• At the same time, there is still noticeable seasonality in the bus routes P1 and 51 which suggests that seasonality is not just due to students but is more broadly based and likely due to vacation patterns of the workforce. It seems that people are most present in the office during  Sept - Oct and most away from the office during Nov - Dec with a secondary peak in Feb-Apr and a secondary valley in June-July.

Fig. 4 Weekday aggregate ridership

     Fig 5 Weekday ridership on bus routes P1, 51, 61C and 71C 

Summary of Data findings – during Covid

Ridership

  • There is a steep decline in aggregate ridership during the Covid period of Apr 2020 – Mar 2021. The average weekday aggregate ridership fell by (see Fig 4) 73% in April 2020, 70% in Dec 2020 and 65% in Mar 2021 relative to the average weekday ridership level during all of 2019. I used the entire year of 2019 as the baseline to control for seasonality. Also, I did not calculate the decline relative to Mar 2020 as some of the impacts of Covid were already reflected during that month.
  • Fig 6 shows a comparison of the distribution of the average weekday ridership across the 95 bus routes during 2019 and during the Covid period. The 2019 boxplot shows the outsize contribution of the top 10 bus routes to ridership that was noted earlier in Fig 3. A comparison of the two boxplots shows that the median of the average weekday ridership among the bus routes has declined by around 60% during the Covid period as compared to 2019. 

Economic Effect

  • The seasonality that was observed during 2017 – 2019 is partly intact during 2020 (Figs 4 and 5). It was disrupted during Apr – June 2020, presumably due to the abrupt shock of the economic shutdown due to Covid. However, during July 2020 – Sept 2020 and Sept 2020 – Dec 2020, the historically observed seasonality can still be seen. The upward trend in ridership seen during Dec 2020 – Mar 2021 is also consistent with the observed seasonality, so the rising trend seen in Mar 2021 may not yet reflect greater opening of the economy.
  • Figure 7 provides another perspective of the drop in ridership during the Covid period by showing the distribution across all bus routes of the percentage drop in ridership during the Covid period relative to the average level in 2019. The distributions are shown in the form of boxplots at three different months during the Covid period – April 2020, Dec 2020 and Mar 2021. The boxplots tell a similar story to what is seen at the aggregate level in Fig 4. 
    • The median percentage drop in April 2020 is around 70%
    • By Dec 2020, the median percentage drop is slightly higher but the spread of the distribution is slightly tighter
    • As of Mar 2021, the distribution has shifted up by about 5%. As this could be due to seasonality, it is too early to tell if there has been a pickup in ridership reflecting the improving pandemic and economic outlook

Fig 6 Bus ridership distribution  -   2019 vs Covid period

      Fig 7 Bus ridership reduction distribution  in Covid period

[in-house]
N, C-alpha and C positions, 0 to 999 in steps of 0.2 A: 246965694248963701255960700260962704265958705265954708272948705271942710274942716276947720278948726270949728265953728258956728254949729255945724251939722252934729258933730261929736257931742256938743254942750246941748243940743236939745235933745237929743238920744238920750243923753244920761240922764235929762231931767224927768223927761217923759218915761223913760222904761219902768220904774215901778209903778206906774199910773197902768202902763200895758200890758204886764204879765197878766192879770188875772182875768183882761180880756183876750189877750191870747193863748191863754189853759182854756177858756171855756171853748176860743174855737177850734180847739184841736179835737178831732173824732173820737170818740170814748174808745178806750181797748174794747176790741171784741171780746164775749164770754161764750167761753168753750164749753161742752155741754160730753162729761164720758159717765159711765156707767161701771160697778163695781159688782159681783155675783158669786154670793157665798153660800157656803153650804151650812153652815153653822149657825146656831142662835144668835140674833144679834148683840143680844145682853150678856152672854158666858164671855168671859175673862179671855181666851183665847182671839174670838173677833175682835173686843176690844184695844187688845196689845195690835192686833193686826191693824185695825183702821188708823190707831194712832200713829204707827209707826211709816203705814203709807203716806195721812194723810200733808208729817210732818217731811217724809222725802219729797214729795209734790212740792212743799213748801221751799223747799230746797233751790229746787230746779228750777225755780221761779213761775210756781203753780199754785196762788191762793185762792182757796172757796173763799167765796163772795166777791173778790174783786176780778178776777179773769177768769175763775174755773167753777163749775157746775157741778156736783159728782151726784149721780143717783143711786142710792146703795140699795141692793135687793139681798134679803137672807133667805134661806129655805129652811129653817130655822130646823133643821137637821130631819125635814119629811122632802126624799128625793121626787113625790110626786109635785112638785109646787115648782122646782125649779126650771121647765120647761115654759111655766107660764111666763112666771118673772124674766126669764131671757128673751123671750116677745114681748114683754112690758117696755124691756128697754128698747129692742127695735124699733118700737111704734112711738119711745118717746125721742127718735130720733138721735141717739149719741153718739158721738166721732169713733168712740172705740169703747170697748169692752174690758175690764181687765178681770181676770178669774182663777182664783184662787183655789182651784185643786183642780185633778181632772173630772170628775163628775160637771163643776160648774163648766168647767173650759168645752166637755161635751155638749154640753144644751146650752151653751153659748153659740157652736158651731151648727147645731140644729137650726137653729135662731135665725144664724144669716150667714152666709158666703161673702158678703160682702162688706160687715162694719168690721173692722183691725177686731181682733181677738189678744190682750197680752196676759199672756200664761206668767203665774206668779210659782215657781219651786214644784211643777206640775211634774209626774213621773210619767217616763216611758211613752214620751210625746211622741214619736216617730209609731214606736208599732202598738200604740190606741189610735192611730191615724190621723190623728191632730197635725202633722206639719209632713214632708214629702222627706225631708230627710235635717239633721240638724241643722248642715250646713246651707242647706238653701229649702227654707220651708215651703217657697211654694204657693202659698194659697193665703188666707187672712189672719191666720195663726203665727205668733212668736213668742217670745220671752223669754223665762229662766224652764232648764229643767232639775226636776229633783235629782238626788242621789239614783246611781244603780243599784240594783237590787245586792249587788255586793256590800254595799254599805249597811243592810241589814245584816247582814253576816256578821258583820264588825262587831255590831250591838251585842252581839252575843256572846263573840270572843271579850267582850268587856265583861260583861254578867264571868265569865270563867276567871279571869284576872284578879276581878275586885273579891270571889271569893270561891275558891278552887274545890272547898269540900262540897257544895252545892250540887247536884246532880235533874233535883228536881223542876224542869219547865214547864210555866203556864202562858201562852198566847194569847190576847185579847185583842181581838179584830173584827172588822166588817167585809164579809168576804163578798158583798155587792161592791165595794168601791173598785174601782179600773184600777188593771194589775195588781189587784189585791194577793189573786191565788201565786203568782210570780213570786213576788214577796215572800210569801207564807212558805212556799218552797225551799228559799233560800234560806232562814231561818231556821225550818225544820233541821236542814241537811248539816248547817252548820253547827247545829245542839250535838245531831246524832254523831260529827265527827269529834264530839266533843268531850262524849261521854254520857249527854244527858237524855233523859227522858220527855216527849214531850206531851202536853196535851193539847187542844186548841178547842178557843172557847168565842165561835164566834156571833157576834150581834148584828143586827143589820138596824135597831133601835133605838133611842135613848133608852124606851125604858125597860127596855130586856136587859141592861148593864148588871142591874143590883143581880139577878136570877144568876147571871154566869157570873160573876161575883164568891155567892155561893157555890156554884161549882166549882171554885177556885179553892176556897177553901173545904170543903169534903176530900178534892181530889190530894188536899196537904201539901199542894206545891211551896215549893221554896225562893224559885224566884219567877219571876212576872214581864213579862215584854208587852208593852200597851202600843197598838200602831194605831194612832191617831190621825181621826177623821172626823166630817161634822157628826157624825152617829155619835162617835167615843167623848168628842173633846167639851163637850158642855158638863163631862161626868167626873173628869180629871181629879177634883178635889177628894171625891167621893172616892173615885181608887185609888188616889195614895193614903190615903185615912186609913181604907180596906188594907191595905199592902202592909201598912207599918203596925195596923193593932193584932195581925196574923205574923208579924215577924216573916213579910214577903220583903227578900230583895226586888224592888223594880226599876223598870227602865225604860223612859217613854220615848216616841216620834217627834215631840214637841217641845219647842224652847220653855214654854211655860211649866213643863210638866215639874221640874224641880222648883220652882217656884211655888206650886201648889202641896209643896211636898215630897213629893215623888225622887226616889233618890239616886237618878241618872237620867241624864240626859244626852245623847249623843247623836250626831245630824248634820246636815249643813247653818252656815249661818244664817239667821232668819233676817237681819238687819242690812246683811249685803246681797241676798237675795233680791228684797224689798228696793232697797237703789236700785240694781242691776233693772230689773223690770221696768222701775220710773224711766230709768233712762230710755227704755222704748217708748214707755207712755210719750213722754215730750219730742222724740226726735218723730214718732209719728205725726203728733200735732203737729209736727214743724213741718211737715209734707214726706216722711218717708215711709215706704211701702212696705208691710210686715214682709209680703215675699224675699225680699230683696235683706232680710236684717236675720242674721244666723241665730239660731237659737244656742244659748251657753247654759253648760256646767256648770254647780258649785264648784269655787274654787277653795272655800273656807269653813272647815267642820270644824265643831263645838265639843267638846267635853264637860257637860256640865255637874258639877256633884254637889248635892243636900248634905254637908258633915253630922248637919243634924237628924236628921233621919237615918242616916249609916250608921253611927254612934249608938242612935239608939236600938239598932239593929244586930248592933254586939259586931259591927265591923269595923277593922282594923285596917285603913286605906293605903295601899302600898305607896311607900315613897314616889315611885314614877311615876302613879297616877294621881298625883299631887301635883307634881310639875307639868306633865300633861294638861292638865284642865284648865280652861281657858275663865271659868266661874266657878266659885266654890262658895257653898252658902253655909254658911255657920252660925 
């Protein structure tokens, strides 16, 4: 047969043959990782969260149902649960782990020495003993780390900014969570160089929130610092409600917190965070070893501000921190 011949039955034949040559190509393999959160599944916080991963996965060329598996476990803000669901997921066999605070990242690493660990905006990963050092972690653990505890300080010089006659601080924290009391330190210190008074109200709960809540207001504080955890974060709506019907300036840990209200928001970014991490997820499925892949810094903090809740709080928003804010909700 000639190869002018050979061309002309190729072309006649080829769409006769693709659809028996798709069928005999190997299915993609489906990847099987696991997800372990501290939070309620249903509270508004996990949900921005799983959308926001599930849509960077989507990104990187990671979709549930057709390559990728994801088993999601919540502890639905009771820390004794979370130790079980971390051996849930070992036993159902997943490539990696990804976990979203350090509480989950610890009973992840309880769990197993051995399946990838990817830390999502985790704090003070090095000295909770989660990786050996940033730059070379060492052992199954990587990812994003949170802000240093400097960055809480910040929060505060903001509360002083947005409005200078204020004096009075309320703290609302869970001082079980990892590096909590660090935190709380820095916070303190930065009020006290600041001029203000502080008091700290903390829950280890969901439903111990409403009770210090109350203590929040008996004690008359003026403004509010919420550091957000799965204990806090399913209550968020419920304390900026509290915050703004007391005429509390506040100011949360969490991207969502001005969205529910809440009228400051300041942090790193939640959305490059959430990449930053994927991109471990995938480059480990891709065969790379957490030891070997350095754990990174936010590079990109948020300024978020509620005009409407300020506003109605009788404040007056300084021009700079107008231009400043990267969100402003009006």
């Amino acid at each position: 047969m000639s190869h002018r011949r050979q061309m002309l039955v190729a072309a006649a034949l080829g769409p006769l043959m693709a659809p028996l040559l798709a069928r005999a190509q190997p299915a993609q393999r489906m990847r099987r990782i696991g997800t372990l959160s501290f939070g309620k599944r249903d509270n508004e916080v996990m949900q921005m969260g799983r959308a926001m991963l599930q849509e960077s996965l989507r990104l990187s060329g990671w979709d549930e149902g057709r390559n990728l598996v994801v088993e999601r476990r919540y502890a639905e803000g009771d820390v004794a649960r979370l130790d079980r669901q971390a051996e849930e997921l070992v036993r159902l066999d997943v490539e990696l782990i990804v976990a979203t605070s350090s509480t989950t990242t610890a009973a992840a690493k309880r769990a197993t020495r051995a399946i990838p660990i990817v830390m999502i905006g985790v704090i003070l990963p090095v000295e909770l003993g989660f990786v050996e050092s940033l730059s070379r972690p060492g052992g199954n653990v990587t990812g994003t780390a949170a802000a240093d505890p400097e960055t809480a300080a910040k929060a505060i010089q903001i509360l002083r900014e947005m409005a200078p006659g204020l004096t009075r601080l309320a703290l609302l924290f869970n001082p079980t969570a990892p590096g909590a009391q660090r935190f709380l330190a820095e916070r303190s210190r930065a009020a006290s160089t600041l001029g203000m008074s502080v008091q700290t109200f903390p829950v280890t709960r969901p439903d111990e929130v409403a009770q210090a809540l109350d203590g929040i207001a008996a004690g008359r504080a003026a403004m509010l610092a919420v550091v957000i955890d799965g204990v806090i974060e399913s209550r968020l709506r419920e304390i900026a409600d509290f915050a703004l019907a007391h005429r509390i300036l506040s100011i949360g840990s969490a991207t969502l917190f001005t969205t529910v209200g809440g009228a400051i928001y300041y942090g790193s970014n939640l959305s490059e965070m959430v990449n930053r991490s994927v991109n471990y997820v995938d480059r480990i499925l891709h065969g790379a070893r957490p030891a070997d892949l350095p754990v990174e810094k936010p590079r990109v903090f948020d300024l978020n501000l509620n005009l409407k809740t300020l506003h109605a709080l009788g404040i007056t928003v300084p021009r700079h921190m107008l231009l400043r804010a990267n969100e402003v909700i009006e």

Conclusions

The analysis has found the following with respect to average weekday bus ridership in Pittsburgh during Jan 2017 – Mar 2021

  • Ridership is disproportionate across bus routes with the top 10 out of 95 routes contributing 33% of total ridership in 2019
  • Significant seasonality pattern in ridership is seen across bus routes during 2017 – 2019 including those not frequently used by students
  • Ridership drops by around 70% on average across all bus routes at the start of Covid and doesn't pick up through the end of 2020
  • Except for an initial disruption, seasonality was observed even among the depressed levels of ridership in the Covid period, so that the recent pickup in ridership could still be due to seasonality and not due to any secular economic effects

Given the anticipated pace of reopening of workplaces and of universities, it would be opportune to repeat the analysis in the upcoming months using refreshed data to better identify ridership trends.

Reflection

If the analysis is used to develop forecasts of ridership, it is important that the forecasting methodology is able to separate seasonality from the trend, given the significant role of seasonality in weekday bus ridership. The analysis can also be expanded to include light rail data, which would add more data points particularly for ridership from the south of Pittsburgh. Finally, it may be worth looking more closely at weekend ridership data to identify any trends and insights that could be brought to bear on the current analysis.

This analysis and its further extensions can help with predicting and understanding how working arrangements evolve post covid, to what extent part of the workforce may end up permanently working from home - full time or part time – and the implications of this for the broader economy.

Data cleansing details

Data on the following bus routes was excluded

  • ‘MNT1’
    • It was unclear if this was even a bus route or was just a data error
    • Further the data were very sparse and sporadic across the time period
  • Route 68 – data was available for only 30 for the 51 weeks
  • Route 78 – data was available for only 8 out of the 51 weeks

About Author

Gopal (Sharath) Sharathchandra

Executive with 25+ years experience in financial services and career-long passion for applying analytics and data to addressing business questions. Excited about data science and machine learning. Enjoys reading.
View all posts by Gopal (Sharath) Sharathchandra >